Hendrickson claims his complaint provided fair notice and sufficiently alleged a fraudulent scheme. The banks counter that the complaint neither differentiates among them nor alleges any particular facts showing a fraudulent scheme ever existed. (Although Hendrickson contended at oral argument that Rule 9(b) does not apply to his reverse-false-claim action because, in his view, the operative statute, 31 U.S.C. § 3729(a)(1)(G), requires proof of breach of an obligation, not proof of fraud, he concedes he did not raise this issue until then.

It goes without saying that we do not consider this belated contention. See, e.g., Zuccarello v. Exxon Corp., 756 F.2d 402, 407–08 (5th Cir. 1985) (holding issue raised only at oral argument waived).)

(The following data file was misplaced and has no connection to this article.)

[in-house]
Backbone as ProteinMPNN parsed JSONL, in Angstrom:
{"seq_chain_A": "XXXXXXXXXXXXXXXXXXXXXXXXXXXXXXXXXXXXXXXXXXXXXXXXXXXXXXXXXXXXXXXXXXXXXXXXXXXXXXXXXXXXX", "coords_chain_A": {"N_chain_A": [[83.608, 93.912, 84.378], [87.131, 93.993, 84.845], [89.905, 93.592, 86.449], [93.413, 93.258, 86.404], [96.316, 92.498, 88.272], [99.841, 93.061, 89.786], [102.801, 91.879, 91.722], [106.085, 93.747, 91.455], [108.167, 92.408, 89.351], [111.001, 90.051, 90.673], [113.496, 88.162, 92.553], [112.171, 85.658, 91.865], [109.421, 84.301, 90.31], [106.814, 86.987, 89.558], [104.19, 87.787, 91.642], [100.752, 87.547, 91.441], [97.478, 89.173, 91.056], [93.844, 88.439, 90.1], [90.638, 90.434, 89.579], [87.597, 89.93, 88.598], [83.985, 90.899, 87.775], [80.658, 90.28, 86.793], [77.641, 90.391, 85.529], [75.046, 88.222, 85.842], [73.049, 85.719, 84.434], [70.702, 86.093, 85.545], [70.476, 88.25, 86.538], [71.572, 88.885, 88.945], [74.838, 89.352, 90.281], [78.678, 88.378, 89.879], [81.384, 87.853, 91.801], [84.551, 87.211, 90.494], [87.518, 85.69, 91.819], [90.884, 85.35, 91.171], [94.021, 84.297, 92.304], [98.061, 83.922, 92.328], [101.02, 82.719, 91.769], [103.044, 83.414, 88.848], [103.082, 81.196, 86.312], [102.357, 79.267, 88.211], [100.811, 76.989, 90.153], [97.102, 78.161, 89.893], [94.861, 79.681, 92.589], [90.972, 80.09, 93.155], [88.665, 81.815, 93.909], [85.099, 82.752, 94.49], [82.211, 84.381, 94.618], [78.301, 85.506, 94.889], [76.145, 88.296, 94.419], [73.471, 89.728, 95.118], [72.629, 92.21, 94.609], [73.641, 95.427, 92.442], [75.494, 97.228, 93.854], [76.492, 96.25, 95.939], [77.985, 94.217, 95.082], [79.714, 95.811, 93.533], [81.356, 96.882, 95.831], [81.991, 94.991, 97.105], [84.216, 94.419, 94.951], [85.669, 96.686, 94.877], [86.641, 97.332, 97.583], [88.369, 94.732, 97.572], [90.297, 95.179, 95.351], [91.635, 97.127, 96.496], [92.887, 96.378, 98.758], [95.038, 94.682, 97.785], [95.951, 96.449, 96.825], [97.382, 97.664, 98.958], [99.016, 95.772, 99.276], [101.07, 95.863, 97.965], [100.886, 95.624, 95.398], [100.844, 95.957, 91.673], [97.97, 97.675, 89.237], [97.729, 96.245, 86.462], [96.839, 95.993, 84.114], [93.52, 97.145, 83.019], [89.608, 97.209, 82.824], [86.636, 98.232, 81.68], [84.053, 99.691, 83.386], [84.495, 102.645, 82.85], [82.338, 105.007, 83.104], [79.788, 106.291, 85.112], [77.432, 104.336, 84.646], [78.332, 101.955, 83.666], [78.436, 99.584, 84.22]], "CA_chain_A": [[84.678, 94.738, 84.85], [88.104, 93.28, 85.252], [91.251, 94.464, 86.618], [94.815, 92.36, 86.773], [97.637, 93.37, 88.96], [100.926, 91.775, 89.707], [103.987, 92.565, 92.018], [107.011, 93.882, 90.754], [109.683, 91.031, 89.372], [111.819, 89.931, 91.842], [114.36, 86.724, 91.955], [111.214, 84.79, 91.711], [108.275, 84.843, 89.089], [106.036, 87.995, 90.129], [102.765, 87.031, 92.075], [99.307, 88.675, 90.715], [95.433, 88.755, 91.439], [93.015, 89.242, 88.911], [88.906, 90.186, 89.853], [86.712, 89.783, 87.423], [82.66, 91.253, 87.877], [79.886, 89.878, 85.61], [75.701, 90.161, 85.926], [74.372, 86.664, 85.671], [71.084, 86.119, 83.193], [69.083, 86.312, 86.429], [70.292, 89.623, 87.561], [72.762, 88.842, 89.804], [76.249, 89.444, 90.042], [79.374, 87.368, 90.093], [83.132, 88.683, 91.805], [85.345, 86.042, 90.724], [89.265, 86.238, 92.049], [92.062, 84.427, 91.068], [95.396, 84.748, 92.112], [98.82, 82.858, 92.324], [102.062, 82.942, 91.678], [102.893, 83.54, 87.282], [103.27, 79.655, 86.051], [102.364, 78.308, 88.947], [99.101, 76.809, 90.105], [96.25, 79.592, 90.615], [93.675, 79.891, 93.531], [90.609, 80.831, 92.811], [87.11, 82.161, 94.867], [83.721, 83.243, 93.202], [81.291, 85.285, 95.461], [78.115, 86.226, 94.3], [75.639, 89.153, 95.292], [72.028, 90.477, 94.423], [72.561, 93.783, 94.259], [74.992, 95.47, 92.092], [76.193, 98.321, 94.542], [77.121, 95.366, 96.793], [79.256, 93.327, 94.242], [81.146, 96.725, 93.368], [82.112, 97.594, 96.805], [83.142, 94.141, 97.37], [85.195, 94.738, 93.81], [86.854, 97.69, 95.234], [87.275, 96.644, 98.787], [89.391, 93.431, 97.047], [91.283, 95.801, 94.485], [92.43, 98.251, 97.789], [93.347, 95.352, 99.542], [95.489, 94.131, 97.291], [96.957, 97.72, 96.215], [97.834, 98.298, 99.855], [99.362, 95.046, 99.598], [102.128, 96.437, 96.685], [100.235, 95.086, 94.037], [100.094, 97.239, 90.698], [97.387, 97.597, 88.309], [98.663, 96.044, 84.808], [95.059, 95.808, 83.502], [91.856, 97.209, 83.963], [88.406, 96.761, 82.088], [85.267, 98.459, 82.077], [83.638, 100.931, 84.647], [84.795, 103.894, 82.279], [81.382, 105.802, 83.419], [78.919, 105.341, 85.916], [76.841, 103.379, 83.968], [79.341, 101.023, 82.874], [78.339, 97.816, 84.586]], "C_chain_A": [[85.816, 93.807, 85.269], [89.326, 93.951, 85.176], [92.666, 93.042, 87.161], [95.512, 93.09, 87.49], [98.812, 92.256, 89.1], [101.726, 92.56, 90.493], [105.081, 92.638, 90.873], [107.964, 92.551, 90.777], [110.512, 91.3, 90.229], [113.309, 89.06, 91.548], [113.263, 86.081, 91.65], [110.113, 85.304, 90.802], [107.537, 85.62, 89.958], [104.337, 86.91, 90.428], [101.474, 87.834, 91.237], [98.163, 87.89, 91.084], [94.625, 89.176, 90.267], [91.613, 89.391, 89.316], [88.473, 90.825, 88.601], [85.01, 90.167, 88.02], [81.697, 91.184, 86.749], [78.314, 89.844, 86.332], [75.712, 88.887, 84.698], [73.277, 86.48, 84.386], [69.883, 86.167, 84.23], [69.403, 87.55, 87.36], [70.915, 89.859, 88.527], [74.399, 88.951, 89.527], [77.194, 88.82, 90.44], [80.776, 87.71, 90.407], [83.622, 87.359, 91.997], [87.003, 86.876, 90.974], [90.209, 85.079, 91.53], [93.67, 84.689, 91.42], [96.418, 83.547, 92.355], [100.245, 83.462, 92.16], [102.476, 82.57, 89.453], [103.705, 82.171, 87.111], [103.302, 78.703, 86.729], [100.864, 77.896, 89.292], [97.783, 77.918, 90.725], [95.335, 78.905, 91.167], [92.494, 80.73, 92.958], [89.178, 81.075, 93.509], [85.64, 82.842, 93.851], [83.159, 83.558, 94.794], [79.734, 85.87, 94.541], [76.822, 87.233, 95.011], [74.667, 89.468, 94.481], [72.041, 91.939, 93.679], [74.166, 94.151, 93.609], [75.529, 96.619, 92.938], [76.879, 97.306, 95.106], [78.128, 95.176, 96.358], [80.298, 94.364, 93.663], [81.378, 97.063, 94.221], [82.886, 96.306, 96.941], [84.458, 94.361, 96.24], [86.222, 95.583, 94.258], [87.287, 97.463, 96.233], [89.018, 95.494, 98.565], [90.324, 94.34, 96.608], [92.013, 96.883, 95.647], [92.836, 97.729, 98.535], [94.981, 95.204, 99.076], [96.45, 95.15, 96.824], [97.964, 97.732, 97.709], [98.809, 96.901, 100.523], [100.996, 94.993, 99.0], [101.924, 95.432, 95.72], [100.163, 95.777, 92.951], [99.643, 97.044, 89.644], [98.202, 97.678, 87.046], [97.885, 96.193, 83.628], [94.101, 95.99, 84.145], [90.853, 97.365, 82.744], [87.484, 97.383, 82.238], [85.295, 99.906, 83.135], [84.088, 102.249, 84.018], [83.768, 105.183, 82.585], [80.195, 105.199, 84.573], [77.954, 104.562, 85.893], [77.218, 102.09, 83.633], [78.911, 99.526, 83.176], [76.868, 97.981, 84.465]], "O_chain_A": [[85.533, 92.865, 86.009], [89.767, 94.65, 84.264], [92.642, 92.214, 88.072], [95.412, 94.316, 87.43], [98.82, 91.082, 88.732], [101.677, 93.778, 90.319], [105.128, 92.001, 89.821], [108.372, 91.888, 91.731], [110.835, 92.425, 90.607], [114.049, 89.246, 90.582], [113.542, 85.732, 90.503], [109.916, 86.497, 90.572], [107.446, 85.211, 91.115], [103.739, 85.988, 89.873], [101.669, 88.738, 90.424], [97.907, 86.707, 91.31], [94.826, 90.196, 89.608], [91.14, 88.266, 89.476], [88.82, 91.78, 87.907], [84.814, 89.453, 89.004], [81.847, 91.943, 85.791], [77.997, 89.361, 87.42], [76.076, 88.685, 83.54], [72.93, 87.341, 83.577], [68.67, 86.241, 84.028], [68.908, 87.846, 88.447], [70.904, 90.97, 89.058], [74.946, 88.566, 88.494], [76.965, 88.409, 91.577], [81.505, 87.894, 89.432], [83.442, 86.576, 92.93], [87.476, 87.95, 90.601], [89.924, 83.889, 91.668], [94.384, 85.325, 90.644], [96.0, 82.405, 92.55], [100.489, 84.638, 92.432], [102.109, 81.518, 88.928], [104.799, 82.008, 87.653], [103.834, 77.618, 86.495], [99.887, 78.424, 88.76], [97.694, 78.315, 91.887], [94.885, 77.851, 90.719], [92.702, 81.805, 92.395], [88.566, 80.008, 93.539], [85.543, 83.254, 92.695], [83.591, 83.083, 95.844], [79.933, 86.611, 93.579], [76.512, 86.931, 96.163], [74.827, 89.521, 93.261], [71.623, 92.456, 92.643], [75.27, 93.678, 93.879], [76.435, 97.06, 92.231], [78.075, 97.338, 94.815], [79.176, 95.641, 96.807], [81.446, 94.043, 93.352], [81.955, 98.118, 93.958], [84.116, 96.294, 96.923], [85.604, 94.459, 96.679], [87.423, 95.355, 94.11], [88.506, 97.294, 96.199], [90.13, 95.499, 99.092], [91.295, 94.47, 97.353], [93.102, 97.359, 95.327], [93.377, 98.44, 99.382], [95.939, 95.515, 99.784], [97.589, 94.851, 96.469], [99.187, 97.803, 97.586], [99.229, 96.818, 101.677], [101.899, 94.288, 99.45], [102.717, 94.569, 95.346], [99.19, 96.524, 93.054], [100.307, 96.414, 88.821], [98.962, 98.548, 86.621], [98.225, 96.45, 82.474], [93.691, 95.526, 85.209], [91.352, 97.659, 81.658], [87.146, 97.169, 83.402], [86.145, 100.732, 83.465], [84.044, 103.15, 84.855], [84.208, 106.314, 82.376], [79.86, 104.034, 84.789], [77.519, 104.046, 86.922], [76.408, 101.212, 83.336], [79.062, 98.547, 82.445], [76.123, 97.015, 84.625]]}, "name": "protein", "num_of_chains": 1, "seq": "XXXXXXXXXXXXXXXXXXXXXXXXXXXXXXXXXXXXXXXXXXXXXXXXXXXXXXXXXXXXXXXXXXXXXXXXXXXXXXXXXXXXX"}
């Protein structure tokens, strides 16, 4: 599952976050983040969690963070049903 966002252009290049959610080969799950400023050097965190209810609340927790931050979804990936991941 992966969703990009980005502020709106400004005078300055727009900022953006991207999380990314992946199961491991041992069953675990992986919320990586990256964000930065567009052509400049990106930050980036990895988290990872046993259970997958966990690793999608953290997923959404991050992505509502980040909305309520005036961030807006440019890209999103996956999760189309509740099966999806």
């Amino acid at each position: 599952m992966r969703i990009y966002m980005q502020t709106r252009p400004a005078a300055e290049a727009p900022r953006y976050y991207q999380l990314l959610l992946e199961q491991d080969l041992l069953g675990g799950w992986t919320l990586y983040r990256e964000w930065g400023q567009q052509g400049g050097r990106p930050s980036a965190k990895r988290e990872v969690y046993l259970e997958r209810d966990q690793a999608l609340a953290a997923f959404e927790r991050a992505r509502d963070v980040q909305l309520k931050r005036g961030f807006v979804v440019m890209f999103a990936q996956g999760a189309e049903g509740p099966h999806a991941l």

Essentially for the reasons stated in the district court’s opinion, 343 F. Supp. 3d 610, summary judgment and, in the alternative, Rule 12(b)(6) dismissal were proper. Further amendment to the complaint would be unavailing following summary judgment because “there [is] no longer existent

a claim to be amended – (Mitsubishi Aircraft Intl, Inc. v. Brady, 780 F.2d 1199, 1203 (5th Cir. 1986). (In any event, Hendrickson did not seek in district court, and does not seek on appeal, leave to amend.)

For the foregoing reasons, the judgment is AFFIRMED.

Judge Costa would affirm only on the ground that the complaint fails to meet Rule 9(b)’s particularity standard.